Last week I was speaking with a young Black girl who had just turned 13 and was arrested for hitting her mother. This young girl was very, very angry. You could see it in her body language, in her terse answers to my questions, the scowl on her face and her overall negative attitude.
I asked her why she was so angry. She responded, “I don’t know”. She seemed angry at the world. She had been suspended twice from school for fighting, but this was the first time she had ever been arrested. I was afraid it wouldn’t be the last if she didn’t learn how to address her anger.
I continued with my assessment and when I got to the questions about sexual abuse, she told me impassively that she had been raped at the age of seven by her mother’s then boyfriend.
Bingo. I knew that at least in part, her anger was tied to that traumatic experience. She went on to tell me that the boyfriend was now in prison and that she felt like she was left unprotected by her absent biological father and her neglectful mother.
I was shocked and angered when she told me that after the rape, she only received two weeks of counseling. Two weeks of counseling does nothing for almost any issue, let alone something as tragic as childhood sexual abuse.
I am almost positive that she was offered more than two weeks of counseling, or at the least referred for more counseling and her mother didn’t follow through. I can’t be certain, but from my experience it’s often the parents who just want to “move passed” the situation and downplay it’s potential affects on their child.
I asked this young girl if she thought the sexual abuse she experienced affected her in any way. She replied, “no”. Of course at 13 she is too young to understand the subconscious affects of sexual abuse. She’s too young to understand that all that anger she has inside of her that is already disrupting her life can most likely be attributed to her past.
Survivors of childhood sexual abuse are more likely to deal with a host of mental health problems including anger issues, depression, eating disorders, guilt, shame, anxiety, relationship problems, dissociation patterns, repression and self-blame.
This young girl is just one of the 61% of Black girls who have experienced sexual abuse at the hands of men they know and should be able to trust according to a study done by Black Woman’s Blue Print .
Robin Stone, author of No Secrets, No Lies: How Black Families Can Heal From Sexual Abuse (2004) says that one out of four Black girls will be sexually abused by the age of 18.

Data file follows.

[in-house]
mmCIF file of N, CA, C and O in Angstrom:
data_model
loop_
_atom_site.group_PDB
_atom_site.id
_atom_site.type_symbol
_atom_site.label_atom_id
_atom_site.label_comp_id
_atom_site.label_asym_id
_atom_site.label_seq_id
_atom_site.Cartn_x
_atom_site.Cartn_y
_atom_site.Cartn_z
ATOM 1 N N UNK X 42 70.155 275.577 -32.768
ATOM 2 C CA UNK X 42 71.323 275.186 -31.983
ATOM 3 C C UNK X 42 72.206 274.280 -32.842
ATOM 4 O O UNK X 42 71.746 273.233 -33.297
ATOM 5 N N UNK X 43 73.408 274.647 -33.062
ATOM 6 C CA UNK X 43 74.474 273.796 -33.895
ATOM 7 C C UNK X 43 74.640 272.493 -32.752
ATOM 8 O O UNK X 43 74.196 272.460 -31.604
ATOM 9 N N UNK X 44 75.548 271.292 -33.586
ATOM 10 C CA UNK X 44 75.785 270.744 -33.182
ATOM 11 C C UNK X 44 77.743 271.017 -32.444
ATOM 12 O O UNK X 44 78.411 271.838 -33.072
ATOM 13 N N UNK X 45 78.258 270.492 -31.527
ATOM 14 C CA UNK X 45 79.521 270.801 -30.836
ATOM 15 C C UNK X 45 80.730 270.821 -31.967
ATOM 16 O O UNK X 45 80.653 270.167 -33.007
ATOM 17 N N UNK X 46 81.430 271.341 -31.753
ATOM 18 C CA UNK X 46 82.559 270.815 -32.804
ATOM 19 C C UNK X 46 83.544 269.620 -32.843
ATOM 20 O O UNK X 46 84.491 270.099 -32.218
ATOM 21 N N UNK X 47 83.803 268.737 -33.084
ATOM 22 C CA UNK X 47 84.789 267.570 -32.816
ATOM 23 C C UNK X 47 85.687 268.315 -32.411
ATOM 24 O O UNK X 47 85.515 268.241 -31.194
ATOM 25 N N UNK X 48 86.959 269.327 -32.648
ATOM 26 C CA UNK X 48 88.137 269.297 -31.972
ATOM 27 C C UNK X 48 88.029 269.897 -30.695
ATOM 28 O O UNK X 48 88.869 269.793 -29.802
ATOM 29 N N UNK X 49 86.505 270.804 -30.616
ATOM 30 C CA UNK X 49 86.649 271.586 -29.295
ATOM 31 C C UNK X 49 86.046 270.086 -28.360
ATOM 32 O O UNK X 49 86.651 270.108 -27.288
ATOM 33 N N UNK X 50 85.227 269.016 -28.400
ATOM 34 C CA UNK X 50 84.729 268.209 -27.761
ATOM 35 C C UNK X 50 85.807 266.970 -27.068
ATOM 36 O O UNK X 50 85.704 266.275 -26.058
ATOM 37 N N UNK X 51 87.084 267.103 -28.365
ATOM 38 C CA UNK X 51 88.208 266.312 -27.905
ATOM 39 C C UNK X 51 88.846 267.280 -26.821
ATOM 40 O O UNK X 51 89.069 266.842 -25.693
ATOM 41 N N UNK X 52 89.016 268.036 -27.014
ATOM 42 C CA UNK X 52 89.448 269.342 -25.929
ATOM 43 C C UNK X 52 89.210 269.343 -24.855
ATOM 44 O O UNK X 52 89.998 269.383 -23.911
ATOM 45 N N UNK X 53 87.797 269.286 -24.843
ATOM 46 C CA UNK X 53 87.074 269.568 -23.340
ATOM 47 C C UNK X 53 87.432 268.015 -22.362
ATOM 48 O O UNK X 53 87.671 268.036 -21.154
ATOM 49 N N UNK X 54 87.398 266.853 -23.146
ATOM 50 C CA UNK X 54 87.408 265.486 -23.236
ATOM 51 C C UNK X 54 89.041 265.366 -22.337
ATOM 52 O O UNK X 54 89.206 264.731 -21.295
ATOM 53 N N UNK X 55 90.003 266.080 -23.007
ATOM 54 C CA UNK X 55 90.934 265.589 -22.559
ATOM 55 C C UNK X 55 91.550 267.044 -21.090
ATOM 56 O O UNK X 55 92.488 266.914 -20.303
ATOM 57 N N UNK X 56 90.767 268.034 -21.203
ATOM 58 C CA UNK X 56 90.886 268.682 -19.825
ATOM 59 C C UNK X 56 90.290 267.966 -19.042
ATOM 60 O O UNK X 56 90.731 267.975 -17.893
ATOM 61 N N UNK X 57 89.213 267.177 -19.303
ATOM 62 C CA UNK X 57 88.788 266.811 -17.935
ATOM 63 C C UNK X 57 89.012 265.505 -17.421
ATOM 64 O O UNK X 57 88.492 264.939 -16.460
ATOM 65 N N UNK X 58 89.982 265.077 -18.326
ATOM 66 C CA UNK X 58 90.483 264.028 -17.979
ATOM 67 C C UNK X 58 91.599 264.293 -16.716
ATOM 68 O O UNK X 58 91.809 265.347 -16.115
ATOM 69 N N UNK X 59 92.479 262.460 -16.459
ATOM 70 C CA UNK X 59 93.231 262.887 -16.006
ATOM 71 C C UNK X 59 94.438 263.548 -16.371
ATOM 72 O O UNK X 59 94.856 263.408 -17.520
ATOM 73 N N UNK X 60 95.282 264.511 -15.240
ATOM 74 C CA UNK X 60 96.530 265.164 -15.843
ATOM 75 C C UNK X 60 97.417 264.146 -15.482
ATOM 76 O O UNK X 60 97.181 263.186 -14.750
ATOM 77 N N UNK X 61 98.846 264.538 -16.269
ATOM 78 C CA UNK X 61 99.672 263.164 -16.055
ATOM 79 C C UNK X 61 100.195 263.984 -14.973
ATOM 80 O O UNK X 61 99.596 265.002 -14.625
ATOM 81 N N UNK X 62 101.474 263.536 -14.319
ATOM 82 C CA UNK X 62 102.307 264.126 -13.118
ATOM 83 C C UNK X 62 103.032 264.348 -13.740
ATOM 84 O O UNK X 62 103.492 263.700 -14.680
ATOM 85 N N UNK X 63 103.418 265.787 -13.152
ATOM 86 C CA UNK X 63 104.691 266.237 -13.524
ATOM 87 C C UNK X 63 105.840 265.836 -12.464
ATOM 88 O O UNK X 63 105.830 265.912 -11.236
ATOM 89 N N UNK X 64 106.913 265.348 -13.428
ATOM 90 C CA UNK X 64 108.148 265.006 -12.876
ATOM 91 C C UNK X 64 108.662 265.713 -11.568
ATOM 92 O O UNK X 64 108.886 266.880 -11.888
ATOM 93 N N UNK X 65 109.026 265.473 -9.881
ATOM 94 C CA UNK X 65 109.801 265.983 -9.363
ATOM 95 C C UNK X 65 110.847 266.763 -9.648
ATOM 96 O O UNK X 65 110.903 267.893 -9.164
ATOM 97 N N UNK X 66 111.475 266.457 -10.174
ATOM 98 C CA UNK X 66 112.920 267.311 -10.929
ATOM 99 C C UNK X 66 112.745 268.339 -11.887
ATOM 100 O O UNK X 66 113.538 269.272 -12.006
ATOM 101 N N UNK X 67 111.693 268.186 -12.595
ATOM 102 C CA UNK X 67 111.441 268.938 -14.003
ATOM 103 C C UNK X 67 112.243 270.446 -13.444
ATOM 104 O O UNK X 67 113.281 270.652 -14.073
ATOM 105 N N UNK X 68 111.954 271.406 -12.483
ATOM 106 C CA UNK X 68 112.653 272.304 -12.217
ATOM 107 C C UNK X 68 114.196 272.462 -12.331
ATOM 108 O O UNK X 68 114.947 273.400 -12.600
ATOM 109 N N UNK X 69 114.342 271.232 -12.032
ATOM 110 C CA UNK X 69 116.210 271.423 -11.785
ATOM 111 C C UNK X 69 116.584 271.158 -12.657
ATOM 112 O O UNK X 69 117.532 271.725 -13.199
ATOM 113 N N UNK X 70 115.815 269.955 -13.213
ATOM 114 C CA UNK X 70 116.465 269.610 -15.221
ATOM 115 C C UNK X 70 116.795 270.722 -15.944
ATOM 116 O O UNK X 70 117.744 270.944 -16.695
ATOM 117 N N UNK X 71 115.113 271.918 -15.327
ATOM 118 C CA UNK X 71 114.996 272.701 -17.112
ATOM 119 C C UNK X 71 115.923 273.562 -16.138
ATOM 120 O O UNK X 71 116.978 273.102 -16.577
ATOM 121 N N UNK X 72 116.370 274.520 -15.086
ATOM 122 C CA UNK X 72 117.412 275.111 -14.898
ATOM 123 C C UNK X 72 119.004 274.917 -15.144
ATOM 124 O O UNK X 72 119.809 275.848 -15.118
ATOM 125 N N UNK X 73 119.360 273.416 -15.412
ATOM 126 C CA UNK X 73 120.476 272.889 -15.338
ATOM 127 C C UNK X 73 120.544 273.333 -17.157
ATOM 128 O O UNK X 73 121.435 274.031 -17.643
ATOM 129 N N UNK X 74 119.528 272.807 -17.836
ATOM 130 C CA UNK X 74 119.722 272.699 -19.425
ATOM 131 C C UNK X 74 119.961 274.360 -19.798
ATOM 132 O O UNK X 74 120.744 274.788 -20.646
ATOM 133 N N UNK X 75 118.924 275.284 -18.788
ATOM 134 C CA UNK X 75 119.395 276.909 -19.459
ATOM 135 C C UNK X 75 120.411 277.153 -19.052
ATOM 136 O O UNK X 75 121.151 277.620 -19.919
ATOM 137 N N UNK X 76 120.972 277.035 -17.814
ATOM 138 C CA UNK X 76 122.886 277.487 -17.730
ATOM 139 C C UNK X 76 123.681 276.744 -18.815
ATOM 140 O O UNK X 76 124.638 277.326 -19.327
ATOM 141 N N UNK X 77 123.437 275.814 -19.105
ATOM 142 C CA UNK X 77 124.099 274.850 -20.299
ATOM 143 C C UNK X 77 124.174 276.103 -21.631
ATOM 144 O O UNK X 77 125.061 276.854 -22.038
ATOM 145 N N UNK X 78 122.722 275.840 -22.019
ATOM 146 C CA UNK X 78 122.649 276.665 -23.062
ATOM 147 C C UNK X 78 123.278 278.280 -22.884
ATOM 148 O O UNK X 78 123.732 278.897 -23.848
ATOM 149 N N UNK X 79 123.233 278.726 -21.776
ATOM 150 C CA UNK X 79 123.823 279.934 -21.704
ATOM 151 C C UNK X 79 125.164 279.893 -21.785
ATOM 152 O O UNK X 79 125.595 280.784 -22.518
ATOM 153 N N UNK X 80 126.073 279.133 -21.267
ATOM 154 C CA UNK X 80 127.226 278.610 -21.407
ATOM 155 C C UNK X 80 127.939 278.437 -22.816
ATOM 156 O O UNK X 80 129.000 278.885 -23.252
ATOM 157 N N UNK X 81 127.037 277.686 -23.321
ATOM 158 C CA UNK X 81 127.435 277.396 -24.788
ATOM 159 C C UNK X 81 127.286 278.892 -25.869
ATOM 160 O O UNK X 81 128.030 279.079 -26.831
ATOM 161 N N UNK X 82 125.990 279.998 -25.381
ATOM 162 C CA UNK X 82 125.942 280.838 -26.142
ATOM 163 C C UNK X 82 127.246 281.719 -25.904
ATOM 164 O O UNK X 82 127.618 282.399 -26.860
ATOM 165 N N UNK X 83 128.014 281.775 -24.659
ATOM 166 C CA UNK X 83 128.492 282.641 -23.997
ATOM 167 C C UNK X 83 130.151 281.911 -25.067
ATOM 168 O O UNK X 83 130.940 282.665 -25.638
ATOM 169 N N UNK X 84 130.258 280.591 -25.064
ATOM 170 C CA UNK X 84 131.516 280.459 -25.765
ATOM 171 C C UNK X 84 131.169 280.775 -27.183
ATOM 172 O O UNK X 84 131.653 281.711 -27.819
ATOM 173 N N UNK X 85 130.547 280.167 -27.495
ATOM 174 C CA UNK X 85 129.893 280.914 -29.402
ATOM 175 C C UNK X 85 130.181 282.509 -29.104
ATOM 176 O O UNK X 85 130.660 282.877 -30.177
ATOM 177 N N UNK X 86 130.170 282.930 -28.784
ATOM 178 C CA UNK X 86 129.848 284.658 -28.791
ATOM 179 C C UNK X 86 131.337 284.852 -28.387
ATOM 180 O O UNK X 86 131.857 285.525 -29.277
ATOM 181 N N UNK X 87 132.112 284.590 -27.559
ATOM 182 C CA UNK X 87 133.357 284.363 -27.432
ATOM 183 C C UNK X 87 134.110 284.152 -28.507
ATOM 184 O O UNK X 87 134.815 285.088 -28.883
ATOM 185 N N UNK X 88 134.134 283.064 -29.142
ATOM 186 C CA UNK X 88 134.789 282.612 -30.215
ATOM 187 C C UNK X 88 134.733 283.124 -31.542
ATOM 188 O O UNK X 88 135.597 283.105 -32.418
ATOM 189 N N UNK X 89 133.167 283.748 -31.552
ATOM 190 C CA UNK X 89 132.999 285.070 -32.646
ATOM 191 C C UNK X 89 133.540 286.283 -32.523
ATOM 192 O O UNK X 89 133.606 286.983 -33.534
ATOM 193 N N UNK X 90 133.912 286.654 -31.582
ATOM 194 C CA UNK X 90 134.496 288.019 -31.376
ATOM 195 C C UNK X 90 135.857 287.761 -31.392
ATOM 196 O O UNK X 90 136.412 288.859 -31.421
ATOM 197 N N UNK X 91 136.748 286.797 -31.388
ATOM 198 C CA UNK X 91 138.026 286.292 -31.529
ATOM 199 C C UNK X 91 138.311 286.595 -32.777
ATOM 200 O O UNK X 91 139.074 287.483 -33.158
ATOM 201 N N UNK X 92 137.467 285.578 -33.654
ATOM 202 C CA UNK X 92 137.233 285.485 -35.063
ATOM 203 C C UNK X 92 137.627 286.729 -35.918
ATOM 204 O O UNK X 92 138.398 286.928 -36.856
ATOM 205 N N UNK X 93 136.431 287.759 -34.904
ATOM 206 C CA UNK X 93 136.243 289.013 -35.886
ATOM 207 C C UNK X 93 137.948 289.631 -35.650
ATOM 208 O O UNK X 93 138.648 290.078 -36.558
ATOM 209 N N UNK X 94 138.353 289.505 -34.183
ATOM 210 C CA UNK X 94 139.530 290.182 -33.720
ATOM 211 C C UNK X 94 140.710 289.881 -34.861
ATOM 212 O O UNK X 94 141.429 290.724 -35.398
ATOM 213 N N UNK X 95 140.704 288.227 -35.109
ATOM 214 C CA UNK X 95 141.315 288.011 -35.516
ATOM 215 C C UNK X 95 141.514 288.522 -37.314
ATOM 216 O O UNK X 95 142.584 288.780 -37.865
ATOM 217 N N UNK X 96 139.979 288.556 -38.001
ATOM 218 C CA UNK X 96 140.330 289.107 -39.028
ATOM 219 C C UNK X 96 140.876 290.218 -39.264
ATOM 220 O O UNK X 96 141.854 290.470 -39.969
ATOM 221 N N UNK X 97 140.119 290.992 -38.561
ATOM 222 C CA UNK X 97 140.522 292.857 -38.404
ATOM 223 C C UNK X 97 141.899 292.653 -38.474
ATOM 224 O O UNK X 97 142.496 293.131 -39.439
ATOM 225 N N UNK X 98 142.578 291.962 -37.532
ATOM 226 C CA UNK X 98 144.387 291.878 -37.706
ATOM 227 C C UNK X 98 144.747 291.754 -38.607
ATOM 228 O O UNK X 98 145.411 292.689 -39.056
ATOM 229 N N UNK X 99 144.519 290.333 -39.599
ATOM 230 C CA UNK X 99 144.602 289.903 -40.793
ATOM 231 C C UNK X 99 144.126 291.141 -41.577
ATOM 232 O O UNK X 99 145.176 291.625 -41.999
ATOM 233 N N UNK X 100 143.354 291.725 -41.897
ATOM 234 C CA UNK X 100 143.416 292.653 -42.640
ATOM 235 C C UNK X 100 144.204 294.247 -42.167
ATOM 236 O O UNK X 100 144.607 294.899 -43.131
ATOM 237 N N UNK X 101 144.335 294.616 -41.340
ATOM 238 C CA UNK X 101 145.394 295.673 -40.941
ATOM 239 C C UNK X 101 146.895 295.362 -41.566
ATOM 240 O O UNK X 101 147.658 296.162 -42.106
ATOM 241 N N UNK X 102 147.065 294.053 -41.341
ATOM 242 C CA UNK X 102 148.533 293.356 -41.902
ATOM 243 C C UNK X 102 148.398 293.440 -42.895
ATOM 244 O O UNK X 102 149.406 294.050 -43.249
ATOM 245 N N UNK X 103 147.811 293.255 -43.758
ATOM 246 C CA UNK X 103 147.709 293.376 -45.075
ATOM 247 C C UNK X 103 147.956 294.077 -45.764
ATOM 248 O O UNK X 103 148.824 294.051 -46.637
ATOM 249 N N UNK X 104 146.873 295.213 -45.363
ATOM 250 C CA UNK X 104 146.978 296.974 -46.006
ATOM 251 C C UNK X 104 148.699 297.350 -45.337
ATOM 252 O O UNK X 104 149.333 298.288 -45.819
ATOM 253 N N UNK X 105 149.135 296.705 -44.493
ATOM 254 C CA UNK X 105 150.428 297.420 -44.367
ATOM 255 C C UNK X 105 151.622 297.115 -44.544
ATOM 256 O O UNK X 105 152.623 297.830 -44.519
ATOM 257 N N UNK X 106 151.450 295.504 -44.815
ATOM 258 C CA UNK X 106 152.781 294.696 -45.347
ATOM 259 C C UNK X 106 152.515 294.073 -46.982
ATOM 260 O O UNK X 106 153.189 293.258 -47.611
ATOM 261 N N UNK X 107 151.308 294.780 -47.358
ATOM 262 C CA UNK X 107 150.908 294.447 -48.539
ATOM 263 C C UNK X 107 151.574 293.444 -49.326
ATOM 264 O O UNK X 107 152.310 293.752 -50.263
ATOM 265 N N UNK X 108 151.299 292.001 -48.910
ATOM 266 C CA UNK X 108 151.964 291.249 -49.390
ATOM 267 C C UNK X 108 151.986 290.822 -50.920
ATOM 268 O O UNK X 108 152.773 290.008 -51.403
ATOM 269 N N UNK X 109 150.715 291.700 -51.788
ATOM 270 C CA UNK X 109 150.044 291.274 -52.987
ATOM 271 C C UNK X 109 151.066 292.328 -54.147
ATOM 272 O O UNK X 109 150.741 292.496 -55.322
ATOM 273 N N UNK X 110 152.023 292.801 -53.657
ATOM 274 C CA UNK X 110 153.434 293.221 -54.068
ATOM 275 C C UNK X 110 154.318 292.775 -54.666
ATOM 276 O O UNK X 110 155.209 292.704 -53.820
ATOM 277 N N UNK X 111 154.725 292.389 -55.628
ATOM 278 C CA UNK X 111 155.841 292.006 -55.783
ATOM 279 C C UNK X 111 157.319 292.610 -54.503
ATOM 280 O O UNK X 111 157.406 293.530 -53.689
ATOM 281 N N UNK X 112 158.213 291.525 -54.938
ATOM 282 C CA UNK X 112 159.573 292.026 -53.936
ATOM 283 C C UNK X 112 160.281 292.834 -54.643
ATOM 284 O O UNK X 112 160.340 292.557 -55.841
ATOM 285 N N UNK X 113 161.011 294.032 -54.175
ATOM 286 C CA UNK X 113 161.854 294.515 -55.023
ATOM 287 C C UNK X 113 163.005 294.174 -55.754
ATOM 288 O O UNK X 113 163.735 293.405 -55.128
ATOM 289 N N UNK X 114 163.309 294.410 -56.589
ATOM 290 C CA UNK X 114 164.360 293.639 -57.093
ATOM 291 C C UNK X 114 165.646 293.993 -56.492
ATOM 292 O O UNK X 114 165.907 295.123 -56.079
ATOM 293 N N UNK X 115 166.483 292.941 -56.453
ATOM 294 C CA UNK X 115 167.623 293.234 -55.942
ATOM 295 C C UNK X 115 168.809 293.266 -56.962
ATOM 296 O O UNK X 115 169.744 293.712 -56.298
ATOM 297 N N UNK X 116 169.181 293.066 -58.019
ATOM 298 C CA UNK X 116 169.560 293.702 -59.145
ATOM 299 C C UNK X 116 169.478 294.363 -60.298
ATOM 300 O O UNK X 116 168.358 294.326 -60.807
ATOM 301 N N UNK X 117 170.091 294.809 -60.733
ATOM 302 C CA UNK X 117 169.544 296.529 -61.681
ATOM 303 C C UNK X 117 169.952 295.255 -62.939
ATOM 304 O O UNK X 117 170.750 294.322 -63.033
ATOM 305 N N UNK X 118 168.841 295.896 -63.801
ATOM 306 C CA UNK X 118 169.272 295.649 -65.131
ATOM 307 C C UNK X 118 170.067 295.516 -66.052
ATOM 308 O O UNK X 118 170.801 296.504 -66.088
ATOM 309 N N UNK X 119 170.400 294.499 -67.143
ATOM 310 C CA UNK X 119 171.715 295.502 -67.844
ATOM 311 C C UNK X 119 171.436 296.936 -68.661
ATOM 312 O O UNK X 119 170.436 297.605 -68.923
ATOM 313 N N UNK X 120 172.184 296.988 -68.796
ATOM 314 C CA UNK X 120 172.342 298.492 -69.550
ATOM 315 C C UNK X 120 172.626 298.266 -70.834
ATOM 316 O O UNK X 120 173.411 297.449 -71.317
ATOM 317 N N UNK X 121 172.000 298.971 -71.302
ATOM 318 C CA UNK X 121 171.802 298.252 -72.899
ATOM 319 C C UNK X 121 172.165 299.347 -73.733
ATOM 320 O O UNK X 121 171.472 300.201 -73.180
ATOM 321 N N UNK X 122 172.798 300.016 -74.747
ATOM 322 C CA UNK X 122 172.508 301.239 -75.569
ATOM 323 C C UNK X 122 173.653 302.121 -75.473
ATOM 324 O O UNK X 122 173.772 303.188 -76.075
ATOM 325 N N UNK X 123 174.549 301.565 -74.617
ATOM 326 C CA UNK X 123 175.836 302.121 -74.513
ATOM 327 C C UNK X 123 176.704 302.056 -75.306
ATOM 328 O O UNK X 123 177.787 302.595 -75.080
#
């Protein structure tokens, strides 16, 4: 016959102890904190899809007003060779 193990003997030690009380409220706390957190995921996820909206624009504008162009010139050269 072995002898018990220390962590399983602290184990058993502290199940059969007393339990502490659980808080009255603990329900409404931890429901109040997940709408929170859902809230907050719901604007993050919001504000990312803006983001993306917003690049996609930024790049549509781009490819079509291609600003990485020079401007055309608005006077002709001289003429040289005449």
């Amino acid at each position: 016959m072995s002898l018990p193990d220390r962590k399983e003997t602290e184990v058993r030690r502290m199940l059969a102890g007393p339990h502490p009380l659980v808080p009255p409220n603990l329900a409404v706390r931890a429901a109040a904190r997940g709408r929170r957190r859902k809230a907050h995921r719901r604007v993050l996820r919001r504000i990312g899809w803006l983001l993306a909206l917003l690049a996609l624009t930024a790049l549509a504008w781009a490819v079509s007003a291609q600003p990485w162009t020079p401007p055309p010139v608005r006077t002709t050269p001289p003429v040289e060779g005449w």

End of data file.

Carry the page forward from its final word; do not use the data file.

Most of the sexual abuse comes from within the family and friends circle. Many go unreported. For every every Black woman who reports a rape, at least 15 do not according to the Bureau of Justice Statistics (2009).
22-29% of child sexual abuse victims are boys, many who often don’t report it due to fear, shame and confusion. Untreated, these boys often go on to have a plethora of behavior problems, many of which lead to future problems in school, run-ins with the law and relationship problems.
There are many, many reasons sexual abuse in families happen in secrecy including families wanting to keep it a secret (out of shame. to protect the victim and/or perpetrator) and sadly because of the historical stereotypes of Black women being seductive or sexually aggressive, even at young ages. It makes it hard for society to see them as innocent victims in many cases.
Talking to professional Black women I know personally, I was shocked to find out that many of them had experienced childhood sexual abuse at the hands of uncles, older cousins or other males they knew. Most did not tell anyone as a child.
This trend to not talk about childhood sexual abuse period has to change, especially in the Black community where it appears that our collectivist culture, fear of stereotypes and history itself, makes us reluctant to discuss and address sexual abuse with the intensity that it deserves.
There is so much to talk about when it comes to childhood sexual abuse, especially in the Black community. If you want to know more you can start by reading an older post I wrote about childhood sexual abuse and if you’re interested in learning more about sexual abuse in the Black community I wholeheartedly recommend Robin Stones book, No Secrets, No Lies: How Black Families Can Heal From Sexual Abuse.
Families need to talk about and not be afraid to address childhood sexual abuse. As Corey Booker said on a totally different subject, but it rings true here as well, “Your silence and amnesia is complicity.” .